NextUp RVA promotes positive youth development | Richmond Free Press


Shiya Brown was a Richmond Public Schools student at Lucille Brown Middle School in 2015. When she became a member of the second cohort of NextUp RVA, she explored several extracurricular programs that helped her grow academically and creative.

“In middle school, I was really into art and writing,” Shiya said in a recent interview. “[Taking] these programs have really helped me develop written assignments.

Other programs such as economics and robotics have tapped into his analytical and problem-solving abilities. Shiya used these skills to recently graduate with a 4.0 GPA from Huguenot High School. The next step in her academic journey will come when she begins pre-nursing studies at Old Dominion University this fall. She plans to focus on newborn development and disorders for a possible career in neonatology.

Another Lucille Brown Middle School alumna, Ja’Nay Worsely, also spoke about her experience with the nonprofit NextUp through the North Side YMCA of Greater Richmond. She learned to DJ at Spin Academy and participated in “Y Achievers,” a program that Ja’Nay says helped “build an academic and social foundation for high school.”

It’s a foundation that will continue to support the recent graduate of Richmond Community High School as a biology major at Wilberforce University in Ohio, where she will pursue her dream of becoming a doctor.

Since its launch in 2014 at Thomas H. Henderson Middle School, NextUp RVA has coordinated more than 60 community providers to deliver high-quality after-school programs at no cost to any middle school student attending Albert Hill, Boushall, Lucille Brown, Martin Luther King Colleges Jr., River City or Thomas H. Henderson.

Studies have shown that such after-school programs benefit not only the young participants and their families, but also entire communities. The Interagency Task Force on Youth Programs lists effective after-school programs on its website, ranging from support for social and emotional learning to significant return on investment. Increasing the earning potential of young people through improved educational outcomes, as well as a reduction in crime and juvenile delinquency, can save $3 or more for every $1 invested.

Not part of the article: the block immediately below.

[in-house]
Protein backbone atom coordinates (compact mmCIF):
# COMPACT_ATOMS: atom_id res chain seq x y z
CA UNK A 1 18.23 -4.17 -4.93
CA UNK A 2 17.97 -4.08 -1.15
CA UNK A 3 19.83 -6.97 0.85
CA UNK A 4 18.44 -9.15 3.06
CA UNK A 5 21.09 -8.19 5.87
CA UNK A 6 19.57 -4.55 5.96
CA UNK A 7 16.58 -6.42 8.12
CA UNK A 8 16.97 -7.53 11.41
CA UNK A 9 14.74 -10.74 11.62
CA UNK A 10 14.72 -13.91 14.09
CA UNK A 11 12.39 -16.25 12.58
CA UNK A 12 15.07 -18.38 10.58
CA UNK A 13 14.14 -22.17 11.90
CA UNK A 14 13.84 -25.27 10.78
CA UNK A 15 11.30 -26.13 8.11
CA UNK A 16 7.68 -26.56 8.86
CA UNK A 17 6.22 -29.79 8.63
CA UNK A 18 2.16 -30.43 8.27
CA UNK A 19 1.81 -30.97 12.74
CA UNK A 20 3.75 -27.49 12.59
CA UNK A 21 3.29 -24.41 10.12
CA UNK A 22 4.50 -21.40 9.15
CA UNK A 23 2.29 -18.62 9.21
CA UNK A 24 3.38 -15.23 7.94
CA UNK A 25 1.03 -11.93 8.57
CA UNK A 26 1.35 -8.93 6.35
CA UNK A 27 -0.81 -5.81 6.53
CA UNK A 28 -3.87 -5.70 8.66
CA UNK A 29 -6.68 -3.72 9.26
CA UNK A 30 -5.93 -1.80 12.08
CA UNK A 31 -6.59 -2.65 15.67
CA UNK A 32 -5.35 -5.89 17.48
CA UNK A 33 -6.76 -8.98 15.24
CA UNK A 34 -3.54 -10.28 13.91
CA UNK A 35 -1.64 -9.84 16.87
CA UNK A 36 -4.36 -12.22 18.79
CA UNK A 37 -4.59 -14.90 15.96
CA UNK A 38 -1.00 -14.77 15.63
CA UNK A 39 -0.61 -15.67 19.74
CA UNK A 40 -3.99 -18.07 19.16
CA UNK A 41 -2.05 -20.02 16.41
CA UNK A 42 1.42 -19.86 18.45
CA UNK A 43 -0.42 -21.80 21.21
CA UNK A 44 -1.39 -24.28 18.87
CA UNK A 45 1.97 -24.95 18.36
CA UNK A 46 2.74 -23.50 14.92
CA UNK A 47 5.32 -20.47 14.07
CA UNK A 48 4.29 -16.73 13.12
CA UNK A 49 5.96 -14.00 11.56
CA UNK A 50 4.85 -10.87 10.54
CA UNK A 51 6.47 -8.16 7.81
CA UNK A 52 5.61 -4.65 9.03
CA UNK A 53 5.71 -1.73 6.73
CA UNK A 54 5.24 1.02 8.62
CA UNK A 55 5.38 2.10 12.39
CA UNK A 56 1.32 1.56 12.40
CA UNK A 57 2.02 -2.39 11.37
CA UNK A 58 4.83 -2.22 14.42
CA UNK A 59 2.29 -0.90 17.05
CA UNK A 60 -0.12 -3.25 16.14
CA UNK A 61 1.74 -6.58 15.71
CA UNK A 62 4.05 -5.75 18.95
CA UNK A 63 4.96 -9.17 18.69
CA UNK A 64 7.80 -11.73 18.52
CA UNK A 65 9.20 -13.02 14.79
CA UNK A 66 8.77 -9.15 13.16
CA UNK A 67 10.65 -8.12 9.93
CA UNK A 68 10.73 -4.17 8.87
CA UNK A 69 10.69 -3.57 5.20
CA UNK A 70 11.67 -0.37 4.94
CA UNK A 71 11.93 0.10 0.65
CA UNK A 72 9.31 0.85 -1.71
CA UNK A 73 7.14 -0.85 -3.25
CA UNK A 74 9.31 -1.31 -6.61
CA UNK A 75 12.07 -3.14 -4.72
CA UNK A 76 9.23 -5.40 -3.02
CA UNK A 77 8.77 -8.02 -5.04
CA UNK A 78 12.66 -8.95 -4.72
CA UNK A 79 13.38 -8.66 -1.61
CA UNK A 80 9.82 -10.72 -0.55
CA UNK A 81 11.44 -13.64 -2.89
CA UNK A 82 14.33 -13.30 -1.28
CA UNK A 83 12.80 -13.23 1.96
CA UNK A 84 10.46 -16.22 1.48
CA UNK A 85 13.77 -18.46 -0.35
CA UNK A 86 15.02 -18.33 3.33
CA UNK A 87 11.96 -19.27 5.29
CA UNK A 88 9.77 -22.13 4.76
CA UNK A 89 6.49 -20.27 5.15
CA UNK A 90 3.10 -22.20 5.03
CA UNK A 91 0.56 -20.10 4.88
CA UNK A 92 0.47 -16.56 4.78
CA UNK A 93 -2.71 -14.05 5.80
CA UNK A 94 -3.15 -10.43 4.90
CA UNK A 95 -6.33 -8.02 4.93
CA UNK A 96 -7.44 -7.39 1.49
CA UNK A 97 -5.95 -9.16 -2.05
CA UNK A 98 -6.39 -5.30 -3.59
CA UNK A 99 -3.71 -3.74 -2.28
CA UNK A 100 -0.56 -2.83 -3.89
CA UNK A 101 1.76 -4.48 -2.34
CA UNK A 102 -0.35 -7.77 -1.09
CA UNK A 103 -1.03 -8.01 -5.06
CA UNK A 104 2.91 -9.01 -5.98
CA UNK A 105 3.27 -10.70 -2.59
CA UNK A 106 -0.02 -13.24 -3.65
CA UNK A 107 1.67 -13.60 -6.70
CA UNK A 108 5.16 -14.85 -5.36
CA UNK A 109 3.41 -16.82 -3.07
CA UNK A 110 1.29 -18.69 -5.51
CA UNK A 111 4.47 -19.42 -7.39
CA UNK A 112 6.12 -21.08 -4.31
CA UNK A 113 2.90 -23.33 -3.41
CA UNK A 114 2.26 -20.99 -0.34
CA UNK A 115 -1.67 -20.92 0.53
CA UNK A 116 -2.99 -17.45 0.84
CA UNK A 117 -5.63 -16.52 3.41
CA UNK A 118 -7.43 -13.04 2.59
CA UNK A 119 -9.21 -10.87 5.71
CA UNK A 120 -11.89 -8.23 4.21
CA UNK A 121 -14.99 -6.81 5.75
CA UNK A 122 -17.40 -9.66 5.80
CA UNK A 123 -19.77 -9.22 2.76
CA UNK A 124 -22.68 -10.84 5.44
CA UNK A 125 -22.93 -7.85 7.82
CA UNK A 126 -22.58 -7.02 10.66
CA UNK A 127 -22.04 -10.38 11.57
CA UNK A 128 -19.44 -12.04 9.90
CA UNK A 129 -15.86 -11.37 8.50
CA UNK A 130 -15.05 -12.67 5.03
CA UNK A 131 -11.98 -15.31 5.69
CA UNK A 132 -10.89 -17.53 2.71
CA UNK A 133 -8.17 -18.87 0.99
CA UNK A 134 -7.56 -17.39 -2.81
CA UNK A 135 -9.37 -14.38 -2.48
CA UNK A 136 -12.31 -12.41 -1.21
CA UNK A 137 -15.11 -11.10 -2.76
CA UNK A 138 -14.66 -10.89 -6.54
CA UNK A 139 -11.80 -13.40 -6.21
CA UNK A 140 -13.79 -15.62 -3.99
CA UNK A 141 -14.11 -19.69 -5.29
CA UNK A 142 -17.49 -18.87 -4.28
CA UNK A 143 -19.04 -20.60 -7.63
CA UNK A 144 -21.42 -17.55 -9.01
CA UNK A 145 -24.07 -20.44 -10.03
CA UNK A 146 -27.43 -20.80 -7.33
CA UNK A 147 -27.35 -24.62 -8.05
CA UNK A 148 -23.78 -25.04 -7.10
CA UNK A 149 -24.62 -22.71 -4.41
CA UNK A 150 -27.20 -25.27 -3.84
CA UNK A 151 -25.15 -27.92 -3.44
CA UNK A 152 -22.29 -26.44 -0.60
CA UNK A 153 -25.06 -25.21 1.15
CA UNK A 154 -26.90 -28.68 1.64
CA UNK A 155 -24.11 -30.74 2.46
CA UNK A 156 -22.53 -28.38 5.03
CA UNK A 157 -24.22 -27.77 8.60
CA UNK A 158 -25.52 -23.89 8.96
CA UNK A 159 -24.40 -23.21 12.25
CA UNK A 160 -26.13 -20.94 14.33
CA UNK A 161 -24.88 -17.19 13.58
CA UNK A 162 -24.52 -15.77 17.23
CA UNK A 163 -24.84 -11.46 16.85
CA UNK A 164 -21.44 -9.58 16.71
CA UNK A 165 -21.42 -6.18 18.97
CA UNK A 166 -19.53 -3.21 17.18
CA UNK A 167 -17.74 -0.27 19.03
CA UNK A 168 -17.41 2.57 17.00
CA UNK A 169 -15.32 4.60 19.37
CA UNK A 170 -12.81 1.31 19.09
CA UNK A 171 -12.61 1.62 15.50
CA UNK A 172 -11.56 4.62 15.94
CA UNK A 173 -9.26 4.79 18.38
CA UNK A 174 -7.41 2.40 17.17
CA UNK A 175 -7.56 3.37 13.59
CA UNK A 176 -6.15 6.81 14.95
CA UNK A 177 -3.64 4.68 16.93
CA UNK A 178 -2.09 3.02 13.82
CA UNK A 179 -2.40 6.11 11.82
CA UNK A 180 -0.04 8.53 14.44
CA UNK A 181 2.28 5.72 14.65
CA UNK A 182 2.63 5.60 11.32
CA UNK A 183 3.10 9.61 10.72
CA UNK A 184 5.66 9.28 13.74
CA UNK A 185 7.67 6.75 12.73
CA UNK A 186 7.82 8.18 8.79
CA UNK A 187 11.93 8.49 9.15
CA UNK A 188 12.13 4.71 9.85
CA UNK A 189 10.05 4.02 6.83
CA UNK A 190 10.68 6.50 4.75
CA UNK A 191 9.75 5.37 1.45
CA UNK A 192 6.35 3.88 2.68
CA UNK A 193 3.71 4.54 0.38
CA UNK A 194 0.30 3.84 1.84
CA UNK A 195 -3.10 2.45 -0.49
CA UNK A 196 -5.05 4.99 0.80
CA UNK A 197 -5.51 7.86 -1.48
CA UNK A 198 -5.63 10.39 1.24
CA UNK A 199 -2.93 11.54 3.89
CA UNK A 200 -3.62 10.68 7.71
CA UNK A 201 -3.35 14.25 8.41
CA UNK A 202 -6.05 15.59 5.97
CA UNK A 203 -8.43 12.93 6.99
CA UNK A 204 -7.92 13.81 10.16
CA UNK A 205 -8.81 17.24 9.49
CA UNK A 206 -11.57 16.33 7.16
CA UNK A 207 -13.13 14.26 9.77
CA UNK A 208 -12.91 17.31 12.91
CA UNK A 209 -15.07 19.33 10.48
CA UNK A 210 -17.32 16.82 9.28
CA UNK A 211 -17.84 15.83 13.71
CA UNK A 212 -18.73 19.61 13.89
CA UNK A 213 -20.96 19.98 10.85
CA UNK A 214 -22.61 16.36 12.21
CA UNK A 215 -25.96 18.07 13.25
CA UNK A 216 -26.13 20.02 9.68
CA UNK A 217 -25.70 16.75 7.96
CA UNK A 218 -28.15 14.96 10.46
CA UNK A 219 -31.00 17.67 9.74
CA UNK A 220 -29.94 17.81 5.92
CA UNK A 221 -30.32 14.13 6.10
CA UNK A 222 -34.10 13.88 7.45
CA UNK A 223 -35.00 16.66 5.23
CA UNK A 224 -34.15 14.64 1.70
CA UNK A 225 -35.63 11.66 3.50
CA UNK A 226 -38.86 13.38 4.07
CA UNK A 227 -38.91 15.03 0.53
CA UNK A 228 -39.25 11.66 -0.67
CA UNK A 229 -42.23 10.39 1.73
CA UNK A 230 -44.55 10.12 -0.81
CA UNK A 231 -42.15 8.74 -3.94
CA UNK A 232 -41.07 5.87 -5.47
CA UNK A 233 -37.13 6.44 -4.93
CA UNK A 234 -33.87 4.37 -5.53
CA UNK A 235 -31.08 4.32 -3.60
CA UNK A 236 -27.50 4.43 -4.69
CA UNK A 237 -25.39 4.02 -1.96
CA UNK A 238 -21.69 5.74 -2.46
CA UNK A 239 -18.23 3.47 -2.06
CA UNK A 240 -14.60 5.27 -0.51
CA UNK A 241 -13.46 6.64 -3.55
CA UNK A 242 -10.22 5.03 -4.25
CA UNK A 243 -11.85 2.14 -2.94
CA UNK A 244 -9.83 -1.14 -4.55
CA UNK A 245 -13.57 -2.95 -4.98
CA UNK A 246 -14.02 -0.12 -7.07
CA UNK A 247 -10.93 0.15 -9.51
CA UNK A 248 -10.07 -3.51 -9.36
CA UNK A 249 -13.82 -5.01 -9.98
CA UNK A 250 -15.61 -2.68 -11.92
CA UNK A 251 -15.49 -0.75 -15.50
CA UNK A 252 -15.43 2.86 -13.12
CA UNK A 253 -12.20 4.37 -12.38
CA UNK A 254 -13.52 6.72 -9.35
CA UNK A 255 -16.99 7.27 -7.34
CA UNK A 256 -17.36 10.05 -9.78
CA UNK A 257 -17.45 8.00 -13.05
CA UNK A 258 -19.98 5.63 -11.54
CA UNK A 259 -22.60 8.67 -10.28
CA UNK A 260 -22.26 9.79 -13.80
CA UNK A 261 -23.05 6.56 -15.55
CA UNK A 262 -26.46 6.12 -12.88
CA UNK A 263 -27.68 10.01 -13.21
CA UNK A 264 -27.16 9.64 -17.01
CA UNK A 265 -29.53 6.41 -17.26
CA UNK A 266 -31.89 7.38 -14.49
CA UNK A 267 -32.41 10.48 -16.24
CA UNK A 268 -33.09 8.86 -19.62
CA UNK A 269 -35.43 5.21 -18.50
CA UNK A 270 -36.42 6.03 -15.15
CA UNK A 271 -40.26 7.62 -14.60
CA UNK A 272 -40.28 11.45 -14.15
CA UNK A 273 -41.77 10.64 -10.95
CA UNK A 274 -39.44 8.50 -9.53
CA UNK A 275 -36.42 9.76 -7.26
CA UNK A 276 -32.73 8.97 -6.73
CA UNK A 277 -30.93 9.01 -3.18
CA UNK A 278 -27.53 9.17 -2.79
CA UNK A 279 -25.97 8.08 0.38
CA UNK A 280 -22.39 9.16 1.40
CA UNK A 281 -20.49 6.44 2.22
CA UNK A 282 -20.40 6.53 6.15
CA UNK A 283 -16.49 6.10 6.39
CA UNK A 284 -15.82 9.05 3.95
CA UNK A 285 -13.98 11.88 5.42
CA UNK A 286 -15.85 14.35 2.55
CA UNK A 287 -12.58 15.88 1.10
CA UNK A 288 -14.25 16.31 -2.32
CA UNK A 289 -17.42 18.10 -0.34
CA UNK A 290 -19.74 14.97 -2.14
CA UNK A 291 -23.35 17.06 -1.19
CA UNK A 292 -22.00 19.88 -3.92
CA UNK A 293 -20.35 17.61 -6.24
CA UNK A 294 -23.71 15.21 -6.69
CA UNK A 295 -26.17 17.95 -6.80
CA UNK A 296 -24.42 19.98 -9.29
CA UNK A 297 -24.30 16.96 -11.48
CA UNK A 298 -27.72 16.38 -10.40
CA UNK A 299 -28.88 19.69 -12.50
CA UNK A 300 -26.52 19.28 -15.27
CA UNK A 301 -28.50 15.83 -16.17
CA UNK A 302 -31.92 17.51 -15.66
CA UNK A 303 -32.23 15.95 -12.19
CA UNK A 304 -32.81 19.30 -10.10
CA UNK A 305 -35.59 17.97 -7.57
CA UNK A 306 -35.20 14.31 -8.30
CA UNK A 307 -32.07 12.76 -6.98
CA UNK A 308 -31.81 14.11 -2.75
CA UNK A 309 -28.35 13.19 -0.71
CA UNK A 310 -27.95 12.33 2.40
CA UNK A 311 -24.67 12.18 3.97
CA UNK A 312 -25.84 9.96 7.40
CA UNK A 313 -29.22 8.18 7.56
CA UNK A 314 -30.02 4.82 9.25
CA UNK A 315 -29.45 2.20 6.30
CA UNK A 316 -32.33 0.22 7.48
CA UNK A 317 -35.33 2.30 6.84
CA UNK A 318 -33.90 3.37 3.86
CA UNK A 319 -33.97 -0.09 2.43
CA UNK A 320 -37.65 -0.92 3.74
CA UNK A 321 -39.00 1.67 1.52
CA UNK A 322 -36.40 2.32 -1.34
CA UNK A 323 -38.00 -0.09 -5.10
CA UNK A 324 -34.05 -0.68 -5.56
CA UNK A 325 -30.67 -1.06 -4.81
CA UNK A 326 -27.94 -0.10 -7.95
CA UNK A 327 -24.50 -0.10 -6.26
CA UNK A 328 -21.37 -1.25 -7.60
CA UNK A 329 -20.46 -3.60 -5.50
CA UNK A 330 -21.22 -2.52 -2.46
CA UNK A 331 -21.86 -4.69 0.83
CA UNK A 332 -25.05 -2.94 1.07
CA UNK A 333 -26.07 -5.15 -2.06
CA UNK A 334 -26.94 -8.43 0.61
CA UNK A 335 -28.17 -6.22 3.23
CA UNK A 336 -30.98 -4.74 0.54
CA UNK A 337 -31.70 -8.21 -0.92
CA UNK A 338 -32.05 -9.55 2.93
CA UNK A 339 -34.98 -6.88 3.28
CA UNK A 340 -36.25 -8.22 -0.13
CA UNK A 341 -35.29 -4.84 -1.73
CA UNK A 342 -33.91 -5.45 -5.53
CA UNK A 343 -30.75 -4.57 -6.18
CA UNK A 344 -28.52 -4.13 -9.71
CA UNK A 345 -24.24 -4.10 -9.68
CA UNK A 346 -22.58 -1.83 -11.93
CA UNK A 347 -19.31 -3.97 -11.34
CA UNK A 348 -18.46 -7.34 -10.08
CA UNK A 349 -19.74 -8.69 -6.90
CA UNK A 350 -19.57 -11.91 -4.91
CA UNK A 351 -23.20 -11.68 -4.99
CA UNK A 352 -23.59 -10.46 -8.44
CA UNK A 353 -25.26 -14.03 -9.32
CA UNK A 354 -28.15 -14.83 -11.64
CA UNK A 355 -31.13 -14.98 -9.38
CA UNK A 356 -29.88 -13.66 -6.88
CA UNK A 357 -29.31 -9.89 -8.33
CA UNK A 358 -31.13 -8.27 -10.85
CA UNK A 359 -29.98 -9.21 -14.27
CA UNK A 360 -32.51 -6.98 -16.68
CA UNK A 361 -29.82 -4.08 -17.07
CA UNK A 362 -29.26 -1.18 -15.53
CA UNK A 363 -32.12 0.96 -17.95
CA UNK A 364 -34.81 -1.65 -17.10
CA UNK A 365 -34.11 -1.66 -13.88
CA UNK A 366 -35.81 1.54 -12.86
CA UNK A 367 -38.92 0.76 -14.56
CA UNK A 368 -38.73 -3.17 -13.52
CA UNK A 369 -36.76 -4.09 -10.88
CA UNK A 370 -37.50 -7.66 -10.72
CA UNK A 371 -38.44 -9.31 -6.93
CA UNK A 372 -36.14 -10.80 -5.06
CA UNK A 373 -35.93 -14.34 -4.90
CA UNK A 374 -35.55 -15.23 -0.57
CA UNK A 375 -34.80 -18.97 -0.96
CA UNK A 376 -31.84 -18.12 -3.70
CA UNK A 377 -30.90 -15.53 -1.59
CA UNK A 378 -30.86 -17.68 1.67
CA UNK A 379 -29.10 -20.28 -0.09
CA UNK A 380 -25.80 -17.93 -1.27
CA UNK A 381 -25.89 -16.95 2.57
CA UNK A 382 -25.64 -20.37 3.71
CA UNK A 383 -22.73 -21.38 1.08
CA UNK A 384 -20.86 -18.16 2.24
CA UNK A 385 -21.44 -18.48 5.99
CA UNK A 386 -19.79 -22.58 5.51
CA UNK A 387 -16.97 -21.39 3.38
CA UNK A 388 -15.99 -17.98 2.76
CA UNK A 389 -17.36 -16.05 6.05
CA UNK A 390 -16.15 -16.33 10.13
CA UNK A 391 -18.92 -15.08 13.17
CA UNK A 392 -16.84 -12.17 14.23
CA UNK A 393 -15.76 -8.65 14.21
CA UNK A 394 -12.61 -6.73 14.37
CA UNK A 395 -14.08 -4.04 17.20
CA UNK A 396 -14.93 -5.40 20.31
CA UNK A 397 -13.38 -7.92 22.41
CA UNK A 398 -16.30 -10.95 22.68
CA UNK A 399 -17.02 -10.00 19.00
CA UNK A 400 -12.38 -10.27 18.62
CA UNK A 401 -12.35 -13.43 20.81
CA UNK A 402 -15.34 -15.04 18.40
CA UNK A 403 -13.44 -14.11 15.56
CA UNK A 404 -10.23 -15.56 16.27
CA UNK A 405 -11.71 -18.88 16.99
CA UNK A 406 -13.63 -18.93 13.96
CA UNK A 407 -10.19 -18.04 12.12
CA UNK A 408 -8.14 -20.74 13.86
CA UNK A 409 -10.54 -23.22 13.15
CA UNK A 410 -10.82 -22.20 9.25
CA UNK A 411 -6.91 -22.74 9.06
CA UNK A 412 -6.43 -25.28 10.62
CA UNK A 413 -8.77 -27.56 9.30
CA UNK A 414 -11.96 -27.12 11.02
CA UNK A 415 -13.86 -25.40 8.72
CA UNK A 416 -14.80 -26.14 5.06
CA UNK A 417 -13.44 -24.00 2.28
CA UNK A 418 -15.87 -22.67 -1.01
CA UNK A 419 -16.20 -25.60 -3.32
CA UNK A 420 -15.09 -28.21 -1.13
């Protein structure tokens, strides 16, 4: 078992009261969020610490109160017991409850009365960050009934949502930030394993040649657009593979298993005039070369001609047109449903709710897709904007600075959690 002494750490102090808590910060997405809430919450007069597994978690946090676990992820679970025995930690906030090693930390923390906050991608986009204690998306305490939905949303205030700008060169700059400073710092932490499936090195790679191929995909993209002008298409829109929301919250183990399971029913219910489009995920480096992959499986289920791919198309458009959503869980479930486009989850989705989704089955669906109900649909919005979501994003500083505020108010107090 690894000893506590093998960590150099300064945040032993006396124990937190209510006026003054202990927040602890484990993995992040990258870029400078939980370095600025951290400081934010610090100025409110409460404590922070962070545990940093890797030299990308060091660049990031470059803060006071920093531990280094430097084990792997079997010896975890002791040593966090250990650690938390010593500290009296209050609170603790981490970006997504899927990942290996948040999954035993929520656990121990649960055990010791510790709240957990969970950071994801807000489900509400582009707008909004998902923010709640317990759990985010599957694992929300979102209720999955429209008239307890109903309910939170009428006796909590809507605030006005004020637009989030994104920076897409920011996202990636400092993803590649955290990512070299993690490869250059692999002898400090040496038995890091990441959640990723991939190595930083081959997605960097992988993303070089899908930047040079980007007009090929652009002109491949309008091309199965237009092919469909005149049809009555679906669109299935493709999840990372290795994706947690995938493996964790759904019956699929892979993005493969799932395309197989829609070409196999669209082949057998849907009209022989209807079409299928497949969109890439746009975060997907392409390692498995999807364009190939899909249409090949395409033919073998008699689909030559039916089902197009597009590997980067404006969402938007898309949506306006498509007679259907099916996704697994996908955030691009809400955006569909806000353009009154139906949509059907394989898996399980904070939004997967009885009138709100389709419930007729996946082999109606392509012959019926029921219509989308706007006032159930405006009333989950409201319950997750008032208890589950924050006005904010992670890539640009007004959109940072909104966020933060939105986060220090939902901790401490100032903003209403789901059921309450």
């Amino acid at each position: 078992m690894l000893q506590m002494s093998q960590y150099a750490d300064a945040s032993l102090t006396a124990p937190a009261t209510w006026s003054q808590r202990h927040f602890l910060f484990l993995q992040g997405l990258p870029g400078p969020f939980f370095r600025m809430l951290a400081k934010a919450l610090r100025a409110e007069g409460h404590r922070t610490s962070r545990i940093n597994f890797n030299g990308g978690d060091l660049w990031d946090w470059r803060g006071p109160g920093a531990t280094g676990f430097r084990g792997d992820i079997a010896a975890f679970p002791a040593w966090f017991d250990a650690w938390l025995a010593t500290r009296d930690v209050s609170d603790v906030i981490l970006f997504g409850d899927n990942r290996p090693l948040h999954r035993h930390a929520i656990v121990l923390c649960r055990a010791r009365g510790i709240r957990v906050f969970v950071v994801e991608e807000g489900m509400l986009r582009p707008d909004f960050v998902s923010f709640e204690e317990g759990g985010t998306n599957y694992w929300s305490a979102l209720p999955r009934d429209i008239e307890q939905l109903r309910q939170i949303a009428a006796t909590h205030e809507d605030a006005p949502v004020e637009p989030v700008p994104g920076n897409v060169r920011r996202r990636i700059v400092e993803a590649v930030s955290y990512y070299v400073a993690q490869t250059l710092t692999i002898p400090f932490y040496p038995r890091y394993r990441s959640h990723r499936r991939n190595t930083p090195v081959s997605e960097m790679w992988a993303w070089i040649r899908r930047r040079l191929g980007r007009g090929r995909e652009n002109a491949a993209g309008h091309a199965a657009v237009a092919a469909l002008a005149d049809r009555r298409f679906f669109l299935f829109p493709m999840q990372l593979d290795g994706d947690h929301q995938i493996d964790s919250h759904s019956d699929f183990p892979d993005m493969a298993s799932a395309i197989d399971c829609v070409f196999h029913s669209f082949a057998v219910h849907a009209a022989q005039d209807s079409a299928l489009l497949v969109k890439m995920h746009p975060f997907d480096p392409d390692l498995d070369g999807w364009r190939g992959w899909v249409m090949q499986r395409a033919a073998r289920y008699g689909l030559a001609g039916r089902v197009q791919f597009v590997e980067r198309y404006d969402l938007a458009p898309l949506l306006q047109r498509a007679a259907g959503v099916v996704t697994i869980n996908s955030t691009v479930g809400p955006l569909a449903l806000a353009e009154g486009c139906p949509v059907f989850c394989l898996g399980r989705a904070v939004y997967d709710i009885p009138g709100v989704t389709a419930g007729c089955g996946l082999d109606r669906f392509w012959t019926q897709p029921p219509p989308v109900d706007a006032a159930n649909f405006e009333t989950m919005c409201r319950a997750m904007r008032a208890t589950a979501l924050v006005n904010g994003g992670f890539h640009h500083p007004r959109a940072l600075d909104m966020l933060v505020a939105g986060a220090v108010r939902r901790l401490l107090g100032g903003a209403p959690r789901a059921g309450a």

Yet barriers such as family income, available transportation, and neighborhood safety can mean that access to such programs is often less than favorable. According to state education data, more than half of RPS students are economically disadvantaged — a fact that NextUp RVA says contributes to what educators call an “opportunity gap.”

To fill these gaps, NextUp has provided nearly 2,000 RPS middle school students with learning outside of the classroom in areas including athletics, health, STEM, arts, mentorship, and leadership.

The successes of program participants such as Shiya and Ja’Nay are reflected in the data NextUp has seen so far. In a recent phone interview, Anderson Hayes, communications manager for NextUp RVA, said that 92% of its inaugural 2014-15 cohort graduated on time, compared to 78% of their peers. Graduation rate data for its second cohort is expected to be available later this year.

Mr Hayes also said enrollment was open for the upcoming 2022-23 school year. Eligible middle school students can register by asking their parents or guardians to register them online through NextUp’s Parent Portal by October 2.

Additionally, NextUp RVA plays a central role in Richmond’s efforts to curb rising gun violence. The nonprofit oversees the distribution of $1 million in City Positive Youth Development Fund grants to community organizations providing mental health services, parenting support, tutoring, mentoring and programs extracurriculars.

The first round of grant recipients was announced in June. In a press release, Mayor Levar M. Stoney highlighted the benefits of local community providers saying, “Grassroots organizations that know and work in the community will help ensure that those closest to affected communities have the resources necessary to disrupt the cycle of violence. , and encourage the positive development of our youngest residents.

“Every child deserves the opportunity to discover their talents and to stay safe and supported and ultimately thrive,” NextUp RVA CEO Barbara Sipe said in the same statement. “The more our efforts are coordinated, the wider our reach, the greater the impact we can have on children’s present and future.”

This positive impact is something both Shiya and Ja’Nay have experienced in the NextUp program.

“NextUp RVA is a fantastic opportunity for kids to get out and have fun after school instead of coming straight home,” Ja’Nay said.

Debora Timms, freelance writer for Richmond Free Press, contributed to this article.


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